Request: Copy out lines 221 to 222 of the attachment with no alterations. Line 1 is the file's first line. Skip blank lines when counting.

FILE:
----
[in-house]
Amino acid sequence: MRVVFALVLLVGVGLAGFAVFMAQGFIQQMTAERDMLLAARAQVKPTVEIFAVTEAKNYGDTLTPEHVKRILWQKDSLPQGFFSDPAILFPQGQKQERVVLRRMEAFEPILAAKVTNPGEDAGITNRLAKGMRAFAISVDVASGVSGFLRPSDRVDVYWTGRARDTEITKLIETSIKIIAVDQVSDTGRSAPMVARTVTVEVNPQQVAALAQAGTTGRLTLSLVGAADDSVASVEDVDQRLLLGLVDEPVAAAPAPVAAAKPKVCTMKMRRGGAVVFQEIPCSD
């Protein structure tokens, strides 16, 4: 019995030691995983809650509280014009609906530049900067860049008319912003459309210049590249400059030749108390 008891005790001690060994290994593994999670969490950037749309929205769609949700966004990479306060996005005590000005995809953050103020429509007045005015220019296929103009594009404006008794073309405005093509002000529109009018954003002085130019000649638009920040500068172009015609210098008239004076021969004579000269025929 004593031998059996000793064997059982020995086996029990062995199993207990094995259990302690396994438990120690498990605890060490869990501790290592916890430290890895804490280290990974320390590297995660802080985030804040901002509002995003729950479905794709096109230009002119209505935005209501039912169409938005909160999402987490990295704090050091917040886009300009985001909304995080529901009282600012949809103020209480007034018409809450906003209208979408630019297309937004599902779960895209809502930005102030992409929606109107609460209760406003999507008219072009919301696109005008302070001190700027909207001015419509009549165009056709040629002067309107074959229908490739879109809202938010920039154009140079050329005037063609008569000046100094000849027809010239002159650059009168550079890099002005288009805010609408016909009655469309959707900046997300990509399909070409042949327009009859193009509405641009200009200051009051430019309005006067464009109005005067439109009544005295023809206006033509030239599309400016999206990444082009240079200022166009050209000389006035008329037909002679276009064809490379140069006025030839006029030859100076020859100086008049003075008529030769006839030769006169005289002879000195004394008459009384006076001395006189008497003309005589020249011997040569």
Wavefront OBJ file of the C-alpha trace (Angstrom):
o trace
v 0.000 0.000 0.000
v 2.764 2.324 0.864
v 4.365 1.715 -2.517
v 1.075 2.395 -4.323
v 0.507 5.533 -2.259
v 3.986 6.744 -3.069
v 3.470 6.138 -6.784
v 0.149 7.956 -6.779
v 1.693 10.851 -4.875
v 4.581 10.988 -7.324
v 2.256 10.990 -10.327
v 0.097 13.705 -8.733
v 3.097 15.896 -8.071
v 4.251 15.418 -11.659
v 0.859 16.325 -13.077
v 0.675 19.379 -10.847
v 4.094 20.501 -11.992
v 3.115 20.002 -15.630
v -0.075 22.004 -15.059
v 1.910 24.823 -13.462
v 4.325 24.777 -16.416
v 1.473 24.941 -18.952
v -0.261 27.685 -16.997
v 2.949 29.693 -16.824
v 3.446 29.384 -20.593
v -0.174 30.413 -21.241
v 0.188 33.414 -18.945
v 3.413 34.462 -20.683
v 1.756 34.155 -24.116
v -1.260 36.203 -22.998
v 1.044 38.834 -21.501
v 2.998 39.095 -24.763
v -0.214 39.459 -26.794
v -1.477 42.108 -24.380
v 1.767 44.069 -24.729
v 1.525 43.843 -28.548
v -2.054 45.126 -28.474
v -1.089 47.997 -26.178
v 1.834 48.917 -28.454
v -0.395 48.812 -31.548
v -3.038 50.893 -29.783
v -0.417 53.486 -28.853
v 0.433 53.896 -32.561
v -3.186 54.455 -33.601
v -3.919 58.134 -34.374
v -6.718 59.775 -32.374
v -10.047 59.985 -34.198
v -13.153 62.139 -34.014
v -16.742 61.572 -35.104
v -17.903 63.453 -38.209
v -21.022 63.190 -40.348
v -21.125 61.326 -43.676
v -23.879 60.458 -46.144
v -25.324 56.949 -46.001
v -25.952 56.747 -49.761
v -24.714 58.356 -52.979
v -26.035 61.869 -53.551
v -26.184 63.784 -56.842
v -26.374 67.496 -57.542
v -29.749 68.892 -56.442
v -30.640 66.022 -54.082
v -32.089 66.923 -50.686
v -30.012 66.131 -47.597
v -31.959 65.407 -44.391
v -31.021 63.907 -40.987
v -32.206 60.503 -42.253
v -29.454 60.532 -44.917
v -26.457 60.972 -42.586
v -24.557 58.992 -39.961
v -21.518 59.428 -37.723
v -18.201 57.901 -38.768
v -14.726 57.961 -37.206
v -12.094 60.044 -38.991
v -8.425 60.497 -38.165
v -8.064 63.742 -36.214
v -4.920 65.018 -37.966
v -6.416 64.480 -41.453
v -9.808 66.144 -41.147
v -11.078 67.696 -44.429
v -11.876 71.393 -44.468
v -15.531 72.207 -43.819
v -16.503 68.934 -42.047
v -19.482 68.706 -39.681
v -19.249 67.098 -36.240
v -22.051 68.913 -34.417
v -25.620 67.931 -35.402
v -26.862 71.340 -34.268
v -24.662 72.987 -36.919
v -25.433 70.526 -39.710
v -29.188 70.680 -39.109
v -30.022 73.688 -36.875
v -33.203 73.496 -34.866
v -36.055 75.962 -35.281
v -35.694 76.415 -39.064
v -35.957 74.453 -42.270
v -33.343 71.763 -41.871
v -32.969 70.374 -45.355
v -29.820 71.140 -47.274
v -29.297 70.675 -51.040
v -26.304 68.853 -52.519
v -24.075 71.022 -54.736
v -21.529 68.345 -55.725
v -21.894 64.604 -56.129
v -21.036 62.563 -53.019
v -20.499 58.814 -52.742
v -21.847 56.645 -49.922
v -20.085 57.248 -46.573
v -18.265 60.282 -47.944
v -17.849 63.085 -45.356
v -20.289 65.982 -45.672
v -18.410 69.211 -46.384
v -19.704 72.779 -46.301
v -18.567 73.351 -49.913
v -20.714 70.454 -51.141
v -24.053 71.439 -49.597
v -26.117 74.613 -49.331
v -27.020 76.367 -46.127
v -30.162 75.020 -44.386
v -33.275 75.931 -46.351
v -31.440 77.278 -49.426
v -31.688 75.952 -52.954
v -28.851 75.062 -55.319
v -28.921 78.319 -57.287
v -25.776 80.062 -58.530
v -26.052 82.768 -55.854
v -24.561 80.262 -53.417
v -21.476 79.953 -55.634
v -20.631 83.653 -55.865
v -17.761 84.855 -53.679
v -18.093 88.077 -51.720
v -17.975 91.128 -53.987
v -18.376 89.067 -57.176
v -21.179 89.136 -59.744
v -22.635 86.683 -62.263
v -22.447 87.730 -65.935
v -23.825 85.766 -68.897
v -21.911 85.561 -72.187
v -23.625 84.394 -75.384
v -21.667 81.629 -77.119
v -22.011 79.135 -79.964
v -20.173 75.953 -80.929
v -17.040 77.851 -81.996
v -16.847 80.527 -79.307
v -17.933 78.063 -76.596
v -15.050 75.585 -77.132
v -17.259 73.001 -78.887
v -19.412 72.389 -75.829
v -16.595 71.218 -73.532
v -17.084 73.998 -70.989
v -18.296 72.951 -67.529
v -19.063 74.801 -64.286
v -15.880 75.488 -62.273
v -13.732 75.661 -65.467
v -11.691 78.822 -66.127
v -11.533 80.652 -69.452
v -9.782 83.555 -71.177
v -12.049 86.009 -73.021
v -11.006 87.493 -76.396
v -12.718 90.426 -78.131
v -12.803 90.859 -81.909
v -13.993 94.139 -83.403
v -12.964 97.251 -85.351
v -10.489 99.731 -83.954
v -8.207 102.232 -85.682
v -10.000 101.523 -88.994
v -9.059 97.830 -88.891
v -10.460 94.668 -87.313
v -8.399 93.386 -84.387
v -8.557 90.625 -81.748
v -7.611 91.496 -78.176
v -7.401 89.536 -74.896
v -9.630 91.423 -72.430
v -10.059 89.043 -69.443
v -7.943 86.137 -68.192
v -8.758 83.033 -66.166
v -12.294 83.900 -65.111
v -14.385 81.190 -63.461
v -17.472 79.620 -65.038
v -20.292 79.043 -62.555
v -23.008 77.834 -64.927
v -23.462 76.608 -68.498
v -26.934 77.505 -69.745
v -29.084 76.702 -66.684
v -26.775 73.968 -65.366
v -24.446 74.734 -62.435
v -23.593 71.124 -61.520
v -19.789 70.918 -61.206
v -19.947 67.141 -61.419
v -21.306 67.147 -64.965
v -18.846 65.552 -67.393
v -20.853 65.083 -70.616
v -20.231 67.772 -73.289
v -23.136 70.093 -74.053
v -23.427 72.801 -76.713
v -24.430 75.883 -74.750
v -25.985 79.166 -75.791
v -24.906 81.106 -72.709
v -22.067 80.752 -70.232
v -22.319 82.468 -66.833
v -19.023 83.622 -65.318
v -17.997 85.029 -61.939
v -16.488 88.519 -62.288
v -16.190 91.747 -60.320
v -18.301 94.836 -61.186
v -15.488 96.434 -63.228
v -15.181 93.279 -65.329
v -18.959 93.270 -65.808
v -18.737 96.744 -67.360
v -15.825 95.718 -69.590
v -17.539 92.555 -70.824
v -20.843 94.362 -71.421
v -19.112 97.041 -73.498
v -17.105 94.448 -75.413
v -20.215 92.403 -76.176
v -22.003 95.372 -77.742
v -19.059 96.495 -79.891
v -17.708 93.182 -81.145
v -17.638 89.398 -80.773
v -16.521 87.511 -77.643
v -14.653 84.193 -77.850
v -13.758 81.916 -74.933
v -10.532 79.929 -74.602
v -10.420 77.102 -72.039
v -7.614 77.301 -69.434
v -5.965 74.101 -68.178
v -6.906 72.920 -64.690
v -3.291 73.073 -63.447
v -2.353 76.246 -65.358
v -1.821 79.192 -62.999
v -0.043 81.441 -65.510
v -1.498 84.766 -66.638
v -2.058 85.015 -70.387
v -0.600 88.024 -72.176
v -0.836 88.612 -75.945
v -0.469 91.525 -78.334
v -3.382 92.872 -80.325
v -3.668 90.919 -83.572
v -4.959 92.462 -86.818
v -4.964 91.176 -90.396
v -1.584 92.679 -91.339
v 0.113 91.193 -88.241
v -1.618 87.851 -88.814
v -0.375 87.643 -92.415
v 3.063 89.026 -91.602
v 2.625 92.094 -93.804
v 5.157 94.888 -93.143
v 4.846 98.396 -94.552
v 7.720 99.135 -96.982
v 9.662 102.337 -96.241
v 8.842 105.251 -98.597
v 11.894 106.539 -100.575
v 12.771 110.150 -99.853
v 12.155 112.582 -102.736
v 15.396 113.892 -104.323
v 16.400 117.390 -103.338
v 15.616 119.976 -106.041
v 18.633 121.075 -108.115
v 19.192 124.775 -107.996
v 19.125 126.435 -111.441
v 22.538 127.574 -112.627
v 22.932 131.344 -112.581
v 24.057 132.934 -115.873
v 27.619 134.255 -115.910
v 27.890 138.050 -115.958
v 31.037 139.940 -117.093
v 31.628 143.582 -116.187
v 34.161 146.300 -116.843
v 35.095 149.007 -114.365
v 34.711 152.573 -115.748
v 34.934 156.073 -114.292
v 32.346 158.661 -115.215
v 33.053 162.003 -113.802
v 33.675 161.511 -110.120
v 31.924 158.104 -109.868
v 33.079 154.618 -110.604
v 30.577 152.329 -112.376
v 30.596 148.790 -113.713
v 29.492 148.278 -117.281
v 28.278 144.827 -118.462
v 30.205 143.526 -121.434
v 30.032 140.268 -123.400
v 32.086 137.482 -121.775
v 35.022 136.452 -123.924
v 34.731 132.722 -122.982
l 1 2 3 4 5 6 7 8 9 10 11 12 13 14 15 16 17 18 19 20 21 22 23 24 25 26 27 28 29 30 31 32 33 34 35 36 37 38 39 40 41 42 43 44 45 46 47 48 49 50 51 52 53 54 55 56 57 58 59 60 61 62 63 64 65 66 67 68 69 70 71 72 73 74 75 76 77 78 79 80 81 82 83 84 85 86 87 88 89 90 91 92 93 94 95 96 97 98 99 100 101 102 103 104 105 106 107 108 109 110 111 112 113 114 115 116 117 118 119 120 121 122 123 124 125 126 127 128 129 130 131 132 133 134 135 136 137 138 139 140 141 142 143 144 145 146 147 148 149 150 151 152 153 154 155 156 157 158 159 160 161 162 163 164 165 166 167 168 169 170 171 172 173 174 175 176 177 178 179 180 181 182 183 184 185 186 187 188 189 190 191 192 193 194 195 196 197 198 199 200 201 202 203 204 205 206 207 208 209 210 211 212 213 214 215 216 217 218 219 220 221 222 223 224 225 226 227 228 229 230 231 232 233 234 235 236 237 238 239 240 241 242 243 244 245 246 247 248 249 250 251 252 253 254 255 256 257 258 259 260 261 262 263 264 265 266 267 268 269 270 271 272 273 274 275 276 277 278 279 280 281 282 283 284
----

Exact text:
v -19.059 96.495 -79.891
v -17.708 93.182 -81.145